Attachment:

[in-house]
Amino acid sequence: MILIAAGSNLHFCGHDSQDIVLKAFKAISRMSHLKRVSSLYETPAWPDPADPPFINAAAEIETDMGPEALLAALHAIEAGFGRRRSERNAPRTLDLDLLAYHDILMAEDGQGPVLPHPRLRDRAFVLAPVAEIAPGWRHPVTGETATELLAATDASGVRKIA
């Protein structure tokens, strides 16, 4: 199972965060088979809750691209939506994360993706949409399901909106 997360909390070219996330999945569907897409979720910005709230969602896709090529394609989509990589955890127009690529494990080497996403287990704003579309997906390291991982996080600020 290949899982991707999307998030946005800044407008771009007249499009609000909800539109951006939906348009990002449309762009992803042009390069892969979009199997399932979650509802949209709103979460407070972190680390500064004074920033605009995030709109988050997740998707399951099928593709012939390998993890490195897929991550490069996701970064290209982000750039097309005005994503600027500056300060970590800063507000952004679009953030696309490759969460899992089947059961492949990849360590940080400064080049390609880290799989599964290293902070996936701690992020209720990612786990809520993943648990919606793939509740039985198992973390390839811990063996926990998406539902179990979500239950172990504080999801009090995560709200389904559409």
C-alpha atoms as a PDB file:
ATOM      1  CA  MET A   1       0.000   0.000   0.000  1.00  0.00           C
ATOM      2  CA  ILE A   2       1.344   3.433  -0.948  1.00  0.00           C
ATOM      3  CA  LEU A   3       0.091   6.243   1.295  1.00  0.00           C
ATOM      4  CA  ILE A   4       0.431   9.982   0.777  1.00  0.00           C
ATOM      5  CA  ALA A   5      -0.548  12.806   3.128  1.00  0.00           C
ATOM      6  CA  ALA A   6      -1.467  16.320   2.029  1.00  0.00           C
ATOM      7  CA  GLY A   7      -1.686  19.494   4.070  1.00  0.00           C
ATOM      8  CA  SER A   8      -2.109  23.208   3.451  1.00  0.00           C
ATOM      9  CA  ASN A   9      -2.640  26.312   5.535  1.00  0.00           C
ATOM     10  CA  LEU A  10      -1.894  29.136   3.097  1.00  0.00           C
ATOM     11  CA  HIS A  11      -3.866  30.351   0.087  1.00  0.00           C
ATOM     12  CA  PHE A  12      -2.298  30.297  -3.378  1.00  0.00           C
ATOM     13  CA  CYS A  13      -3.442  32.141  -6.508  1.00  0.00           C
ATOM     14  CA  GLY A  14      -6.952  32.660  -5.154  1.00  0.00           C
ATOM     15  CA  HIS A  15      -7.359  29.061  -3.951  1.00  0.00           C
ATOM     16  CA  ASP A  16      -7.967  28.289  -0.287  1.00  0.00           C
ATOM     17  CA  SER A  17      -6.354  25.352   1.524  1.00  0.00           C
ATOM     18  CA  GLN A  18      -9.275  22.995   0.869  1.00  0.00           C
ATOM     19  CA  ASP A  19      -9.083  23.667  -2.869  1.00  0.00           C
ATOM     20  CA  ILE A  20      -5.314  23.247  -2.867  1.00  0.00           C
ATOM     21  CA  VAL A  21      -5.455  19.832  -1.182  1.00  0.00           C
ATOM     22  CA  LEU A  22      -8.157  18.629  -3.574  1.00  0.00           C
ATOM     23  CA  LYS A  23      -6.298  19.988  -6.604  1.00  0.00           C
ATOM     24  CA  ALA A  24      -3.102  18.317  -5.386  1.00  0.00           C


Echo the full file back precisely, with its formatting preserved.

[in-house]
Amino acid sequence: MILIAAGSNLHFCGHDSQDIVLKAFKAISRMSHLKRVSSLYETPAWPDPADPPFINAAAEIETDMGPEALLAALHAIEAGFGRRRSERNAPRTLDLDLLAYHDILMAEDGQGPVLPHPRLRDRAFVLAPVAEIAPGWRHPVTGETATELLAATDASGVRKIA
């Protein structure tokens, strides 16, 4: 199972965060088979809750691209939506994360993706949409399901909106 997360909390070219996330999945569907897409979720910005709230969602896709090529394609989509990589955890127009690529494990080497996403287990704003579309997906390291991982996080600020 290949899982991707999307998030946005800044407008771009007249499009609000909800539109951006939906348009990002449309762009992803042009390069892969979009199997399932979650509802949209709103979460407070972190680390500064004074920033605009995030709109988050997740998707399951099928593709012939390998993890490195897929991550490069996701970064290209982000750039097309005005994503600027500056300060970590800063507000952004679009953030696309490759969460899992089947059961492949990849360590940080400064080049390609880290799989599964290293902070996936701690992020209720990612786990809520993943648990919606793939509740039985198992973390390839811990063996926990998406539902179990979500239950172990504080999801009090995560709200389904559409």
C-alpha atoms as a PDB file:
ATOM      1  CA  MET A   1       0.000   0.000   0.000  1.00  0.00           C
ATOM      2  CA  ILE A   2       1.344   3.433  -0.948  1.00  0.00           C
ATOM      3  CA  LEU A   3       0.091   6.243   1.295  1.00  0.00           C
ATOM      4  CA  ILE A   4       0.431   9.982   0.777  1.00  0.00           C
ATOM      5  CA  ALA A   5      -0.548  12.806   3.128  1.00  0.00           C
ATOM      6  CA  ALA A   6      -1.467  16.320   2.029  1.00  0.00           C
ATOM      7  CA  GLY A   7      -1.686  19.494   4.070  1.00  0.00           C
ATOM      8  CA  SER A   8      -2.109  23.208   3.451  1.00  0.00           C
ATOM      9  CA  ASN A   9      -2.640  26.312   5.535  1.00  0.00           C
ATOM     10  CA  LEU A  10      -1.894  29.136   3.097  1.00  0.00           C
ATOM     11  CA  HIS A  11      -3.866  30.351   0.087  1.00  0.00           C
ATOM     12  CA  PHE A  12      -2.298  30.297  -3.378  1.00  0.00           C
ATOM     13  CA  CYS A  13      -3.442  32.141  -6.508  1.00  0.00           C
ATOM     14  CA  GLY A  14      -6.952  32.660  -5.154  1.00  0.00           C
ATOM     15  CA  HIS A  15      -7.359  29.061  -3.951  1.00  0.00           C
ATOM     16  CA  ASP A  16      -7.967  28.289  -0.287  1.00  0.00           C
ATOM     17  CA  SER A  17      -6.354  25.352   1.524  1.00  0.00           C
ATOM     18  CA  GLN A  18      -9.275  22.995   0.869  1.00  0.00           C
ATOM     19  CA  ASP A  19      -9.083  23.667  -2.869  1.00  0.00           C
ATOM     20  CA  ILE A  20      -5.314  23.247  -2.867  1.00  0.00           C
ATOM     21  CA  VAL A  21      -5.455  19.832  -1.182  1.00  0.00           C
ATOM     22  CA  LEU A  22      -8.157  18.629  -3.574  1.00  0.00           C
ATOM     23  CA  LYS A  23      -6.298  19.988  -6.604  1.00  0.00           C
ATOM     24  CA  ALA A  24      -3.102  18.317  -5.386  1.00  0.00           C